Sacramento State professor George Parrott walked out of his Psychology 101 lab class Thursday morning because his students didn't bring any snacks.
Instead, he says, he went to breakfast with his teaching assistant.
The professor said students are told of the requirement to bring snacks on the first day of class. A handout from the teacher is clear "Not having a snack = no Dr. Parrott or TAs. Now you are responsible for your own lab assignment."
He said the snack obligation is his way of encouraging students to work collectively. It connects students who might not otherwise interact on a commuter campus, said the professor.
"Having these goodies in the class breaks down some of the formality and some of the rigidity in the class, which is one of the most stressful for students," Parrott said.
But students are crying foul, saying the teacher left before a review for a midterm to be given Monday. The test accounts for a good portion of their grade.
"Our education isn't worth food, it's for us," said Francisco Chavez, a student in the class.
It's also not clear why homemade baked goods would teach teamwork better than a box of Oreos. The handout offers suggestions and pictures of which snacks are preferred. It lists homemade or bakery items and vegetable or fruit platters under "Good Ideas" and Nabisco products or pre-packaged items under "Bad Ideas."
It also suggests that two people take responsibility for each day's snack in case one forgets and that they should avoid bringing the same thing every week.
The professor said he has required classes to bring snacks for at least 39 years.
His afternoon lab class brought pizza Friday, he said. But they haven't always followed instructions either. "The afternoon lab had an externally similar failure to be collectively involved a month ago," Parrott said, adding that he left that class, too. "They were taken aback. Their collective involvement has been more cooperative since."
Parrott listed additional benefits of requiring "goodies" in an email to The Bee. He said the snacks maintain glucose levels that affect mental sharpness, keep students from leaving class to find food and alleviate stress in what he calls one of the most difficult courses in the department.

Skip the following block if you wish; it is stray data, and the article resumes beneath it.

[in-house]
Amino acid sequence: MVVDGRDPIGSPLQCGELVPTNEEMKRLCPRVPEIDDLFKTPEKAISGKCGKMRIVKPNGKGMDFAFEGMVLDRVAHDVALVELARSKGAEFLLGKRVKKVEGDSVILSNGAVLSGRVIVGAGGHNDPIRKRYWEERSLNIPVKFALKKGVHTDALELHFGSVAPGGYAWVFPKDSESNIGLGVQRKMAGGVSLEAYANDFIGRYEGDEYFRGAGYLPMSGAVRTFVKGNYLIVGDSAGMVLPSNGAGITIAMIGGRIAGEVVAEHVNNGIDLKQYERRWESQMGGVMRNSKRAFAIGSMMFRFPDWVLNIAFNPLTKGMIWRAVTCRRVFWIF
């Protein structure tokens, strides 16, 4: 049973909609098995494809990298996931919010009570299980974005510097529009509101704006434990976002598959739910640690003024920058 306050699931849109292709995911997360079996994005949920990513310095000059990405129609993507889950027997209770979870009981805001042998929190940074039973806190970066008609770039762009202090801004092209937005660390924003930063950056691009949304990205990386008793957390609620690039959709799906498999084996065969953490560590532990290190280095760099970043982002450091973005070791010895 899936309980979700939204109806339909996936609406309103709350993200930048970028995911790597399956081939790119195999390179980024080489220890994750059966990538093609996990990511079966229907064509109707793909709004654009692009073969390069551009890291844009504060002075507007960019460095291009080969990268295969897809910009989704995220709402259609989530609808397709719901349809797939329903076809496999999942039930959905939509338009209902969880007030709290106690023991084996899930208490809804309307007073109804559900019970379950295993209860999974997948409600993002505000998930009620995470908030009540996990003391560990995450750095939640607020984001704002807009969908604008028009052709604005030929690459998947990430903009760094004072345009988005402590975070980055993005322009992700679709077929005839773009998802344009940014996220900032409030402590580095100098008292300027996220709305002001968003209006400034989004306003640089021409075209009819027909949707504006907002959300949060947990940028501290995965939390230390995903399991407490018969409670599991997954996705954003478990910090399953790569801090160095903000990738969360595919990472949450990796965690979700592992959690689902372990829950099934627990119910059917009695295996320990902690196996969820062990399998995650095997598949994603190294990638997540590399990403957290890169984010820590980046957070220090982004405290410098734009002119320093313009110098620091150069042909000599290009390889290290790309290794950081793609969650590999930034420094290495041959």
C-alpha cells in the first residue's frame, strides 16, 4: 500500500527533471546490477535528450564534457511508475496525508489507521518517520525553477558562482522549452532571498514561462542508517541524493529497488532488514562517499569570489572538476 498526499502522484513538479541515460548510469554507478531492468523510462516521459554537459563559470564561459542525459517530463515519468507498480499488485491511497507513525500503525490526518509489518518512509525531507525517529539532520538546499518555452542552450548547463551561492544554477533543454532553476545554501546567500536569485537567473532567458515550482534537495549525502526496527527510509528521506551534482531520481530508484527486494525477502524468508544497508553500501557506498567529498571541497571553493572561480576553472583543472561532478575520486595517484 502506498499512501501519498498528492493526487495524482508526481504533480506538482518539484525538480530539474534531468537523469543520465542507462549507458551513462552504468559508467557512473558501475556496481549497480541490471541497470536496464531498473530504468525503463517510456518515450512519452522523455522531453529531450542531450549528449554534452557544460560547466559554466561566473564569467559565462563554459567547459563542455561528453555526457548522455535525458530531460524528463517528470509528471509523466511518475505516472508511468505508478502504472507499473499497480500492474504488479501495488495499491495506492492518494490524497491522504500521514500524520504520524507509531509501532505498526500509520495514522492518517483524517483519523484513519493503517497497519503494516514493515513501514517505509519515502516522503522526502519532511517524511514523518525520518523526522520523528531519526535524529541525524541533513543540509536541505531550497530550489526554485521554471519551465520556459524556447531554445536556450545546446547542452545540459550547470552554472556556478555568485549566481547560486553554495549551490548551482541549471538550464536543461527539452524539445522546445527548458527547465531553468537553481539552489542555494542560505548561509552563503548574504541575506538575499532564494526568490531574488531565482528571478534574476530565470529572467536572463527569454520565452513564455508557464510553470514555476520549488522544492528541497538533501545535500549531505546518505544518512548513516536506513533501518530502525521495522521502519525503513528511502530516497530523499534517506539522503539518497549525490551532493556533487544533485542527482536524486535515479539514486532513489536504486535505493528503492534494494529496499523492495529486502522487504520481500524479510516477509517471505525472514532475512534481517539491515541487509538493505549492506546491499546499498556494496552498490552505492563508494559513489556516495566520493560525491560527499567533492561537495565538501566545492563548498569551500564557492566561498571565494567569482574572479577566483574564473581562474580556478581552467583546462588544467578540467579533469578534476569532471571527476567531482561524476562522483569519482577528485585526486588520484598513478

But the goodies aren't just for the students. The teacher and his teaching assistants eat, but don't contribute, according to students.
"I'm not always observing how much the TAs eat," Parrott said Friday. "In the last month I've had one mini cupcake and maybe six or eight carrot sticks."
Parrott said he doesn't feel bad about asking college students to bring food to class. The cost, he says, is offset by savings about $200 which students realize by not having to buy a textbook for the course.
"This is also designed to relieve financially strained CSUS students from typical costs for texts and to provide each student the token resources to buy, bake, or otherwise access the snacks/goodies when their once per semester turn would occur," he said in an email to The Bee.
The professor, who is 67 and retired in 2006, works part time at the university. His salary for 2010 was $44,000, according to state data.
Parrott doesn't regret his decision to walk out Thursday. "I can understand the immediate frustration," he said. "I'm sympathetic, but I'm absolutely comfortable with the conclusion. The ethos I'm trying to promote is incredibly important. It may not be appreciated, and that's even more unfortunate. It speaks to their lack of understanding of higher education."
University officials, contacted Thursday, said they take the allegations seriously and will investigate.